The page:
And it’s not the city levying the increase or recouping the money. It’s the permit holder, who is asking for double what she previously paid, according to Ms. Sultana. “It’s not fair,” said the Bangladeshi immigrant and mother of three. “Why did it go up so much?”
The city’s competitive street food culture has created a thriving black market for mobile food vending permits issued by the Department of Health and Mental Hygiene. The city charges a mere $200 for most food-cart permits, which must be paid every two years when they are renewed. But it only issues 3,100 year-round permits plus an additional 1,000 seasonal permits—not enough to satisfy demand. Transferring or renting these permits to another vendor is illegal but everyone, including the city’s Health Department, acknowledges, that it happens.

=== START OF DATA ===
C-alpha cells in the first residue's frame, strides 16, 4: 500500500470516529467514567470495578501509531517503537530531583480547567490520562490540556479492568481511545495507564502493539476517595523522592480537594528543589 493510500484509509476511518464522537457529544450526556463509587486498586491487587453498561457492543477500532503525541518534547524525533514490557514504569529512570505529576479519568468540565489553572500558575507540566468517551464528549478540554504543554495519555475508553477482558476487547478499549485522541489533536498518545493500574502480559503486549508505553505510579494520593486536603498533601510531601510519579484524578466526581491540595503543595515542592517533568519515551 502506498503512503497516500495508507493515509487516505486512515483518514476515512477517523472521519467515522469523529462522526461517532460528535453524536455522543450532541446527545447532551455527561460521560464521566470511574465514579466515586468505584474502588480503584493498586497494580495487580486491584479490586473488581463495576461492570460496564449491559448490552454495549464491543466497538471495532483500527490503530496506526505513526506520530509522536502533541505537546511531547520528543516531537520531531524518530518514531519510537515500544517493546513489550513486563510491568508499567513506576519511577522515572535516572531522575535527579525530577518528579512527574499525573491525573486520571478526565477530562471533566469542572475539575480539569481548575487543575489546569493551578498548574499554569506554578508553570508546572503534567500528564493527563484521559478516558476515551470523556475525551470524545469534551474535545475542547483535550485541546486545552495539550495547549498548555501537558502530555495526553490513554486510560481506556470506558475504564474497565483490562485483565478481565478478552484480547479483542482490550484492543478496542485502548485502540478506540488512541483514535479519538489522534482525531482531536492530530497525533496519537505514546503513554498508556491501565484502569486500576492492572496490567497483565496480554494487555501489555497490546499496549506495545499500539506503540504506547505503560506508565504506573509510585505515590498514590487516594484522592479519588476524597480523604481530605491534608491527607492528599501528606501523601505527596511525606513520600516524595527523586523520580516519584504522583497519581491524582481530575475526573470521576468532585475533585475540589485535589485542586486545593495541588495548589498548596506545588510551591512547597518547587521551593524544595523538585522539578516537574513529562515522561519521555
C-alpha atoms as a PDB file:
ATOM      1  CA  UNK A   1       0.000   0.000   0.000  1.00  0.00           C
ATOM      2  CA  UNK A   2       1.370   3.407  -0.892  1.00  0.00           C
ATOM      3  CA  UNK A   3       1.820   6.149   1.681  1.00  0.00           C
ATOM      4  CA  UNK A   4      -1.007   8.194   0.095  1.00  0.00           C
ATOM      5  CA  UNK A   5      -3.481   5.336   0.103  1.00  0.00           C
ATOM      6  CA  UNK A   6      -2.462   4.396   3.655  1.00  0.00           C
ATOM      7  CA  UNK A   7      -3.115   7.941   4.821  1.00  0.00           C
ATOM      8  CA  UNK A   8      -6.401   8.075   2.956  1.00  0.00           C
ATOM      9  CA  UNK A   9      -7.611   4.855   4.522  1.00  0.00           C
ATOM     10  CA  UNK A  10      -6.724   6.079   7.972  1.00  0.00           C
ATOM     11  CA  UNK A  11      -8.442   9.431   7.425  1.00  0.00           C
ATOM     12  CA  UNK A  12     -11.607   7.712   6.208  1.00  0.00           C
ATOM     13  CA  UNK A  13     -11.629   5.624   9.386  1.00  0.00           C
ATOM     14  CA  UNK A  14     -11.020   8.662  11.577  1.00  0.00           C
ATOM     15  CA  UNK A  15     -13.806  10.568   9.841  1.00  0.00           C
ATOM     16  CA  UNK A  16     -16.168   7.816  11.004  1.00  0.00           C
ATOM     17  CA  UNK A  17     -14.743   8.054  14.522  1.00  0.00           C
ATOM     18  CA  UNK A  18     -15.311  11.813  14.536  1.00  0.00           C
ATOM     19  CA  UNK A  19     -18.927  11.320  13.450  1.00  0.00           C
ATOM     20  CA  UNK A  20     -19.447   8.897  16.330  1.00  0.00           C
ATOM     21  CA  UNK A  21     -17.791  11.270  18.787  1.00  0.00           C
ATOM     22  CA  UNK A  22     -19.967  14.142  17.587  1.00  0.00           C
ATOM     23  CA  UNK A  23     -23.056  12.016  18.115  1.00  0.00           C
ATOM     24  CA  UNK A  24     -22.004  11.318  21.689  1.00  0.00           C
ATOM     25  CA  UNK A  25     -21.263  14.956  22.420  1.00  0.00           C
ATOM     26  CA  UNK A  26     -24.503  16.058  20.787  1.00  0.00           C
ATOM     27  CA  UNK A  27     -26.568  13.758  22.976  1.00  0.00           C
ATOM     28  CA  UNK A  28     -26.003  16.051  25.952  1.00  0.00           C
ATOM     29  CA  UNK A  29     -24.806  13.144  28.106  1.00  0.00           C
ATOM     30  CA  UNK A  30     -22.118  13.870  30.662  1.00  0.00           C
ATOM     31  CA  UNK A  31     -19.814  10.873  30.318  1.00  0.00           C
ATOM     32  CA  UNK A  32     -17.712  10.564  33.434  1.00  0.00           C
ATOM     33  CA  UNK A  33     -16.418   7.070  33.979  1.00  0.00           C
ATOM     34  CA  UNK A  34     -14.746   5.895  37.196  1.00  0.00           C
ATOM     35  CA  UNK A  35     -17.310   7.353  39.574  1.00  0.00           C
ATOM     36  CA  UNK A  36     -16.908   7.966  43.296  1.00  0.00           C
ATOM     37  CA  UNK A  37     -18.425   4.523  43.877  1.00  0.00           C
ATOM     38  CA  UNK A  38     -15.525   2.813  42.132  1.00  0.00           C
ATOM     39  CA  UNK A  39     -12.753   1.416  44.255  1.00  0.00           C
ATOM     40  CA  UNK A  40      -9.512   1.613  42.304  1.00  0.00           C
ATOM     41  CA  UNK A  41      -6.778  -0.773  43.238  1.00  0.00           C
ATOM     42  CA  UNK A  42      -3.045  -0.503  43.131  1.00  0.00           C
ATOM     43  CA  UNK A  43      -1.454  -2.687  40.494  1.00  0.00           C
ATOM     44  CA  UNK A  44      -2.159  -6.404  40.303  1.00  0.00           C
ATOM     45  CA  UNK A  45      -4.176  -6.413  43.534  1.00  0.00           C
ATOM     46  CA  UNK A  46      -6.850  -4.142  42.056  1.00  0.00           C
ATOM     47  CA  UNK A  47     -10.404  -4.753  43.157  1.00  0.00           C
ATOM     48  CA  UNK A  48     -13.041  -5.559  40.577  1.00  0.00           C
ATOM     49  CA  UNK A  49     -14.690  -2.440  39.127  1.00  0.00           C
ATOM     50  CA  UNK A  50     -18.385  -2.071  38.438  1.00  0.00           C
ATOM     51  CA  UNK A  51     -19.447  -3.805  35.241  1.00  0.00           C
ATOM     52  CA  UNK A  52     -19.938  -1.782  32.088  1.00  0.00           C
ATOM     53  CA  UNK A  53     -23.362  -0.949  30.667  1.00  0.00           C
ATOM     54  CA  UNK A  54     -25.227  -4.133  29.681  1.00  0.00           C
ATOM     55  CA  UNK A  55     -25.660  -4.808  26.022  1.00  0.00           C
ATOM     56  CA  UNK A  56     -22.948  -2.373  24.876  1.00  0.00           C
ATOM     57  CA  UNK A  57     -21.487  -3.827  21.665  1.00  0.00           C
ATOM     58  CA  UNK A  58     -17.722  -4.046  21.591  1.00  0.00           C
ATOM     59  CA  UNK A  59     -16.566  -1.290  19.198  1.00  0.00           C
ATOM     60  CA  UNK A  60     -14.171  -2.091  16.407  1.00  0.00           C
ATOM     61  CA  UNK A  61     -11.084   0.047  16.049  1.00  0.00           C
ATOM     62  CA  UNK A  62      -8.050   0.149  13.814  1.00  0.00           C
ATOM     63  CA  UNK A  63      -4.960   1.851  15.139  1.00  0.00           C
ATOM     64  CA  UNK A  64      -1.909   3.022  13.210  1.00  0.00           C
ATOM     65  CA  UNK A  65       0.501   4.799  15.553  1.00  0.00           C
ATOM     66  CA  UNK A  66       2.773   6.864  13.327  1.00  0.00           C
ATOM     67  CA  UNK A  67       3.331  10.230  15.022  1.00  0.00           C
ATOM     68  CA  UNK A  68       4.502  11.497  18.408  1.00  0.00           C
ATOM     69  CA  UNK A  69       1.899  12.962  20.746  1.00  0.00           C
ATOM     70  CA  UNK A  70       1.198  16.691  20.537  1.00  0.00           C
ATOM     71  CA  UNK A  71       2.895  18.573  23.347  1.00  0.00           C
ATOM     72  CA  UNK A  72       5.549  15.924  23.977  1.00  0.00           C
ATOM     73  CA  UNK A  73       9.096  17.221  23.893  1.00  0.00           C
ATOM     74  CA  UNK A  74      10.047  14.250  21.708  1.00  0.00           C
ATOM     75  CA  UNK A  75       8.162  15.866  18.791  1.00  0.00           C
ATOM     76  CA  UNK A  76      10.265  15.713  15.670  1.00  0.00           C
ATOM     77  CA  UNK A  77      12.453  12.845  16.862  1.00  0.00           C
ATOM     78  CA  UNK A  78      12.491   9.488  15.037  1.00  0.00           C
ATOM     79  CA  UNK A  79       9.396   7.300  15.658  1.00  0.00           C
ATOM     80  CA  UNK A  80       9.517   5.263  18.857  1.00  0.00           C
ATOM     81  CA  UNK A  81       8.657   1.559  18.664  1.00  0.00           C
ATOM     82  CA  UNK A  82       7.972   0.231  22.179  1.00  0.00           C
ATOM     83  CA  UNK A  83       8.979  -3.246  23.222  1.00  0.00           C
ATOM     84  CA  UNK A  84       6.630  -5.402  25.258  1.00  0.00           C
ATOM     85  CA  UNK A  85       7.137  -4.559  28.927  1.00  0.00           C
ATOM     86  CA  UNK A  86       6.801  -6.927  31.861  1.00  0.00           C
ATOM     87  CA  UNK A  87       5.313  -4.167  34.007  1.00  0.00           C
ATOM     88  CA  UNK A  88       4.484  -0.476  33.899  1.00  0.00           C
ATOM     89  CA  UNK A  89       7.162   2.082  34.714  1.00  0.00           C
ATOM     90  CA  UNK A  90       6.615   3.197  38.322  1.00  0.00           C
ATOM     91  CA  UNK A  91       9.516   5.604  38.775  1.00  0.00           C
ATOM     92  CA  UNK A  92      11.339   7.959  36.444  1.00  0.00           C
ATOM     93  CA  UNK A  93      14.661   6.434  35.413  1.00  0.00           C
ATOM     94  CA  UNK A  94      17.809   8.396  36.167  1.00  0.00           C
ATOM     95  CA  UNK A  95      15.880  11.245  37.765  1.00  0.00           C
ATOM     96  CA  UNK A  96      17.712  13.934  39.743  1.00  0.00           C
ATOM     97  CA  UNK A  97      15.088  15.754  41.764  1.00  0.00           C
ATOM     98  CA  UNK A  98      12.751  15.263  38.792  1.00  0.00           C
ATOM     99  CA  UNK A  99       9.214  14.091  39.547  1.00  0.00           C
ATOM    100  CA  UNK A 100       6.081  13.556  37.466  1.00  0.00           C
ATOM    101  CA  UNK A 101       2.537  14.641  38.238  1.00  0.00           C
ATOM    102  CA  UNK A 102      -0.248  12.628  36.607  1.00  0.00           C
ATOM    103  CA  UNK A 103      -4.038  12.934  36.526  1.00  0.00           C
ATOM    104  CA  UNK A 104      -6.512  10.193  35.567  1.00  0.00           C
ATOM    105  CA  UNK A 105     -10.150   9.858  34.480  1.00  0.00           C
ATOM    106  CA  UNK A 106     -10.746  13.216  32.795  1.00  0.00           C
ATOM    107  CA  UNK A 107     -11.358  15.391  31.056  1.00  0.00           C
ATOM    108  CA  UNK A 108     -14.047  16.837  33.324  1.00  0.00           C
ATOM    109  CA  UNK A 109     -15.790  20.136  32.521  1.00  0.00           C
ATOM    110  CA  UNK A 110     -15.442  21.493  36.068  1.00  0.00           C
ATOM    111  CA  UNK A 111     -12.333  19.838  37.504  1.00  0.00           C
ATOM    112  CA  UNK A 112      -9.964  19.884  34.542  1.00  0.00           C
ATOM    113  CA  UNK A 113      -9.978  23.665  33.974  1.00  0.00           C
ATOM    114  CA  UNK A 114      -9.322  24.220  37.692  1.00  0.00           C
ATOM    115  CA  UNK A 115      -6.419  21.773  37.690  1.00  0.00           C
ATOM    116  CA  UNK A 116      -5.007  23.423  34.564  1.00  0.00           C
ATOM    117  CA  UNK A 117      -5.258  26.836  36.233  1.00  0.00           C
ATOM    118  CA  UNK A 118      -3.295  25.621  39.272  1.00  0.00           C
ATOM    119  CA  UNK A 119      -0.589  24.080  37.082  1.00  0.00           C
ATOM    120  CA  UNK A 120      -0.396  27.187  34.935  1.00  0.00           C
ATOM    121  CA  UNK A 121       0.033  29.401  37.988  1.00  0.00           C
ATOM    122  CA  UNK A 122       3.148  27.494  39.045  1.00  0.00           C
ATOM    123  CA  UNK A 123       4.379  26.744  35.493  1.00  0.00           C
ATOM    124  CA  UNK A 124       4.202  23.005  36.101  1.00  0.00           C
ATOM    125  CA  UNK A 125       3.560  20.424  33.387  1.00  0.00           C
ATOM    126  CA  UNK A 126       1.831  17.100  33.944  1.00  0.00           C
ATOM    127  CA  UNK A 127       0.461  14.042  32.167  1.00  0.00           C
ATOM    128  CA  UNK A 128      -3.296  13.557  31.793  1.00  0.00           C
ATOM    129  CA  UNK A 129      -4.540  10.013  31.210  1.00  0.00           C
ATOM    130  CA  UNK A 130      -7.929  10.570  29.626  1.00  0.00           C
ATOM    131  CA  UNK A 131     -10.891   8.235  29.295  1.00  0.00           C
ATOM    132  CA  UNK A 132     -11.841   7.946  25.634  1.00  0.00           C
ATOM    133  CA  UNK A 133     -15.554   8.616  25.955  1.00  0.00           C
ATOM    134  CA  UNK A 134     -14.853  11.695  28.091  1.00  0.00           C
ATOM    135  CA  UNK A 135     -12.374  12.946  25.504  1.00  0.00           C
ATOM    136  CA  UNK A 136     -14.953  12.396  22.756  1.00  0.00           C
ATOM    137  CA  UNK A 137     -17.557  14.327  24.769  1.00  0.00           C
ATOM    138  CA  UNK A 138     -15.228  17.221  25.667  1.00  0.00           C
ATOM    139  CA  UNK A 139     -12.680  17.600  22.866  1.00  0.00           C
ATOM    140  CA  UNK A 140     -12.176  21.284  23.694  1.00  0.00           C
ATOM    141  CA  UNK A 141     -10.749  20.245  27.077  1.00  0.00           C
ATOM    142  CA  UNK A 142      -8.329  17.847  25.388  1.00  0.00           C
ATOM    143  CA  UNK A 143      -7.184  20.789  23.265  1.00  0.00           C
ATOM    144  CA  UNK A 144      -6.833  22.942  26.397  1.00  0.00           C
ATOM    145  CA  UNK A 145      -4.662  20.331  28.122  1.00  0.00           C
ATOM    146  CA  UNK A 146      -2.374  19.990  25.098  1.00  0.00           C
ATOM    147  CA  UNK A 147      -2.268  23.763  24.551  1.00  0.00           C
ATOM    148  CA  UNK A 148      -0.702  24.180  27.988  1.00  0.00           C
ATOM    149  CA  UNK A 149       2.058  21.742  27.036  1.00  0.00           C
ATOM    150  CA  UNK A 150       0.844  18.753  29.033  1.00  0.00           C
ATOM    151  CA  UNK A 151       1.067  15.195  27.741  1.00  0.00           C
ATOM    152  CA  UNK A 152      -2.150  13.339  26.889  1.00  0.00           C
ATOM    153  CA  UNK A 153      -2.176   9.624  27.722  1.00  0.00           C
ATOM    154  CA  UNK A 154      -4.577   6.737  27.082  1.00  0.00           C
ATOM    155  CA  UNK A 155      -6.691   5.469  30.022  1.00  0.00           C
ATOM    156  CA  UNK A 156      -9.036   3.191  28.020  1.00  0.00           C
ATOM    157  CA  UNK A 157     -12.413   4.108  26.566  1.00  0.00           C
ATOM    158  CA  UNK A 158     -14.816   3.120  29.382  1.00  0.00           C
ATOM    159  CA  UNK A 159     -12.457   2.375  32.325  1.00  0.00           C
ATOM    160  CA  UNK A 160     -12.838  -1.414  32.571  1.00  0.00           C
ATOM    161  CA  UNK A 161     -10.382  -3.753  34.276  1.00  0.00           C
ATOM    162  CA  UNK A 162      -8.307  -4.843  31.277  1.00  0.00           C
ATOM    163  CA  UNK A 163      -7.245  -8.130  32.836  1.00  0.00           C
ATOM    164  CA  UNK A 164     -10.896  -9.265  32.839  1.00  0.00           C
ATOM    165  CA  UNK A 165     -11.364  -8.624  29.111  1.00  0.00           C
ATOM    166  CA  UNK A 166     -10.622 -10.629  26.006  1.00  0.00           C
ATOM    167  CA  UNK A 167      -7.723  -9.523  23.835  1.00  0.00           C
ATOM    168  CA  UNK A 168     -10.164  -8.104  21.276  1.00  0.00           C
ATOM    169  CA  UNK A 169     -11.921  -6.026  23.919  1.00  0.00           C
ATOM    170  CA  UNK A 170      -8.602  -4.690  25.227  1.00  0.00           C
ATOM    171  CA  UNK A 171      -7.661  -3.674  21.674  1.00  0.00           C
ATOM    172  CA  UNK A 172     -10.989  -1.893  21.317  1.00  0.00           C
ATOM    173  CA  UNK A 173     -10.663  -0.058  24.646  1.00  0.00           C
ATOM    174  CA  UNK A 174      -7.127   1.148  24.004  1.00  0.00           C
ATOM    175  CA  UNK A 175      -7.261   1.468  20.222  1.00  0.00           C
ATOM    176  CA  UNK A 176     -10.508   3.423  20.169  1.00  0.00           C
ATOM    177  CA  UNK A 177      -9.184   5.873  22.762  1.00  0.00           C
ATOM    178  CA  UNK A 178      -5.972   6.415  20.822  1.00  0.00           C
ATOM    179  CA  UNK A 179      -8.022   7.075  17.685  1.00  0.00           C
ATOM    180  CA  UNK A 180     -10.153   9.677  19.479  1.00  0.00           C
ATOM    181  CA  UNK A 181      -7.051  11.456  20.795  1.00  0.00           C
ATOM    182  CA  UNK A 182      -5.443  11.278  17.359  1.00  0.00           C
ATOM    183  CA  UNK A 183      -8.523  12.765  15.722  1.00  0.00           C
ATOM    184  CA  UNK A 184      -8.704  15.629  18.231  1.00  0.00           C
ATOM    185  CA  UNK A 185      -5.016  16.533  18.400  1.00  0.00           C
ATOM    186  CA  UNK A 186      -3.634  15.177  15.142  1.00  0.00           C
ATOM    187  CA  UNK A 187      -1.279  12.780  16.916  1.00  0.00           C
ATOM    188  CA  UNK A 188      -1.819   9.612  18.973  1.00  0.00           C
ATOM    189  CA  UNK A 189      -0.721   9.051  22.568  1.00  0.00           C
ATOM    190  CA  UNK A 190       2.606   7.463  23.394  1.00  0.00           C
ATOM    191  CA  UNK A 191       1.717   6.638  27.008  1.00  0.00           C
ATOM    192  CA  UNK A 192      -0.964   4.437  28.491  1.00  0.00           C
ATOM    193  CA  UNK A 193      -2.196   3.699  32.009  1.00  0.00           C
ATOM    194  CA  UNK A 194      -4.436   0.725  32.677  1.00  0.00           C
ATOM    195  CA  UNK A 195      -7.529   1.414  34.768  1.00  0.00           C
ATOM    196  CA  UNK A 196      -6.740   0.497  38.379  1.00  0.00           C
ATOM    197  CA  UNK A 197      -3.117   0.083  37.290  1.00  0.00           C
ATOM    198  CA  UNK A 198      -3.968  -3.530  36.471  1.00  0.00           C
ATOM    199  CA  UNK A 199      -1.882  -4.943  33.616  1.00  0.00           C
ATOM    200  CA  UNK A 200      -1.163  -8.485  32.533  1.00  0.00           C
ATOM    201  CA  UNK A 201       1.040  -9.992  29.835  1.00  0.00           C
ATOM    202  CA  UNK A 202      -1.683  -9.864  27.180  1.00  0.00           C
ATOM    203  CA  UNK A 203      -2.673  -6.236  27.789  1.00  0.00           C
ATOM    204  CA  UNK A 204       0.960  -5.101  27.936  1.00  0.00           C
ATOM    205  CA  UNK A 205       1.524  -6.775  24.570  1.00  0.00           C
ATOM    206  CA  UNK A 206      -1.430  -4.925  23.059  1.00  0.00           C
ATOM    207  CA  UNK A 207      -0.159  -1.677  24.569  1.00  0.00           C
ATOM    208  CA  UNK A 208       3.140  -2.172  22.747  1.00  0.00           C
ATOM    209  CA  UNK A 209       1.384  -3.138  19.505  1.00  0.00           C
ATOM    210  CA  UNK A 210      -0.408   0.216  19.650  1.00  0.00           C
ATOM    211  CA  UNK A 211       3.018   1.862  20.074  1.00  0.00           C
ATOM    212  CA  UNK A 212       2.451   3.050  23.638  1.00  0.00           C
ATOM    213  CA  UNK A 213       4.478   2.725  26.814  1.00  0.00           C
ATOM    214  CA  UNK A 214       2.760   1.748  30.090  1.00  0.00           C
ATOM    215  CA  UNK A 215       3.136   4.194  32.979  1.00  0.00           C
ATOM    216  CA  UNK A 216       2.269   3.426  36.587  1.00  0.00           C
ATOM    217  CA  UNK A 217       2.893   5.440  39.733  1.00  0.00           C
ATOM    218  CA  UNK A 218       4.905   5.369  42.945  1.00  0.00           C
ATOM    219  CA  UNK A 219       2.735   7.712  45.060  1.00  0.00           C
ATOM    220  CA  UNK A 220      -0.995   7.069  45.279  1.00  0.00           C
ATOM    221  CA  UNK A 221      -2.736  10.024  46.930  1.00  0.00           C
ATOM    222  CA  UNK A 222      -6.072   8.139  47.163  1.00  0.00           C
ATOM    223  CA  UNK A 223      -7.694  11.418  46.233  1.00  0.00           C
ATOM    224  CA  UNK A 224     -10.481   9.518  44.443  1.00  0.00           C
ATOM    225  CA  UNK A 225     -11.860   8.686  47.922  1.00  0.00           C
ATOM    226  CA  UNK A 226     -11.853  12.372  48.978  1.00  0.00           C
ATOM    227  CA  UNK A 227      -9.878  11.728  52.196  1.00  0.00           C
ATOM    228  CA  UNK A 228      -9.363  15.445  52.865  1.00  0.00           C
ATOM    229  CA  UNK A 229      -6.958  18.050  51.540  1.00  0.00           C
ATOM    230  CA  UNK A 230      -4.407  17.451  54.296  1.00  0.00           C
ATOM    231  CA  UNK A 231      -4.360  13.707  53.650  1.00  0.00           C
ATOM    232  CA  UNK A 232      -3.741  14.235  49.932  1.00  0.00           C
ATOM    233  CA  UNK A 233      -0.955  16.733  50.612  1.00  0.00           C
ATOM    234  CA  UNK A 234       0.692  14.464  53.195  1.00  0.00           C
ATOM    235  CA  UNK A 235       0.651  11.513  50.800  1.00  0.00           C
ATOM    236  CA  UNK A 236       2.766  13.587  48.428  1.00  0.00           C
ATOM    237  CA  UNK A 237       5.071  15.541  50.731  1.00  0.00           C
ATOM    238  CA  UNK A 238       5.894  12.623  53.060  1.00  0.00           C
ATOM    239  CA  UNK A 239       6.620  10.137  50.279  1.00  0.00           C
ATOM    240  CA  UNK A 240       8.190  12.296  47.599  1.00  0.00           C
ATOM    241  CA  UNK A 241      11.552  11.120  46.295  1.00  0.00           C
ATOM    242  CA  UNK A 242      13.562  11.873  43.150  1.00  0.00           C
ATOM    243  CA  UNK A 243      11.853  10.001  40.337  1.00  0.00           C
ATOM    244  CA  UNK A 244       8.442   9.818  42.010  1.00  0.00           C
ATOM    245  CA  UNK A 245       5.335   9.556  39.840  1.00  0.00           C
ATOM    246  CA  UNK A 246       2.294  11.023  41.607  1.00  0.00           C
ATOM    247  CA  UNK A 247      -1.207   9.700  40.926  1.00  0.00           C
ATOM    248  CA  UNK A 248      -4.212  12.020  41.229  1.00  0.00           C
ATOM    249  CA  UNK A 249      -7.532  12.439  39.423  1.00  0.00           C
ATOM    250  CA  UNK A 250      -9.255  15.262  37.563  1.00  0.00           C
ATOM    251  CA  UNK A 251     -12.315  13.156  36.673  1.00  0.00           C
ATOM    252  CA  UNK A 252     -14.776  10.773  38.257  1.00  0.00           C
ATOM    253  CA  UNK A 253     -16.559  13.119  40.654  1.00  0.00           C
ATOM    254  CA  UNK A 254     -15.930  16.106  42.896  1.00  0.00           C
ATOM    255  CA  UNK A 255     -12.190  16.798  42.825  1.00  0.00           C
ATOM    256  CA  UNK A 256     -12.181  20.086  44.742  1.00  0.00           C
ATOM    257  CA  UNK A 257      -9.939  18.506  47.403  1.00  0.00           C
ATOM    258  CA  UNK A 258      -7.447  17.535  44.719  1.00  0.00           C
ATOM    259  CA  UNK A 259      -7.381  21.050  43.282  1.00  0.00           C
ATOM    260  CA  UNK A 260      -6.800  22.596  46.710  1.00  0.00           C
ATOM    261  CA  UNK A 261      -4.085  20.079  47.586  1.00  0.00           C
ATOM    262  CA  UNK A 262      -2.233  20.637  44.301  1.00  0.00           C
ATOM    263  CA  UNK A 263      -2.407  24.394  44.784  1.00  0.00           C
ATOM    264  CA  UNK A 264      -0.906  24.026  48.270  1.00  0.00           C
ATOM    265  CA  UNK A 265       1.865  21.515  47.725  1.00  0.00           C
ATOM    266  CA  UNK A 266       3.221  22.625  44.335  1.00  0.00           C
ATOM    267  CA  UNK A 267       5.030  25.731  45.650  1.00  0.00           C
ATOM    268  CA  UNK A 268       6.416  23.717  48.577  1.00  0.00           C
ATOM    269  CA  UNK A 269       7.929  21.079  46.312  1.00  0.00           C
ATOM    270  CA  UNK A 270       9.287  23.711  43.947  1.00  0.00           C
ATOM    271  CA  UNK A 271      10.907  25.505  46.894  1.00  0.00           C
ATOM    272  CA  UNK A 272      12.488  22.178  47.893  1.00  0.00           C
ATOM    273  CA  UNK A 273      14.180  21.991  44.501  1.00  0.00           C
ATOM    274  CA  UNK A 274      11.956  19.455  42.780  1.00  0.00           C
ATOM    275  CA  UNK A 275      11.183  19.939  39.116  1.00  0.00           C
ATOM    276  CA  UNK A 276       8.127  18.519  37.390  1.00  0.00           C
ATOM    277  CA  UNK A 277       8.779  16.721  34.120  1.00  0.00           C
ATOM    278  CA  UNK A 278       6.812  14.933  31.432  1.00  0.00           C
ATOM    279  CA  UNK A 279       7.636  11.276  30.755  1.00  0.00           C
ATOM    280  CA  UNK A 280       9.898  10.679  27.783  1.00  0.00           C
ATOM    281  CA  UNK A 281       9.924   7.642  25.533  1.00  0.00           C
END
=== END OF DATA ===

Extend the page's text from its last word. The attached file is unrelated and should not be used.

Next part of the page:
If only the government would stay out of it, or at the very least make the number of hot dog cart permits unlimited, this problem wouldn’t exist.
Photo by Dog Company.
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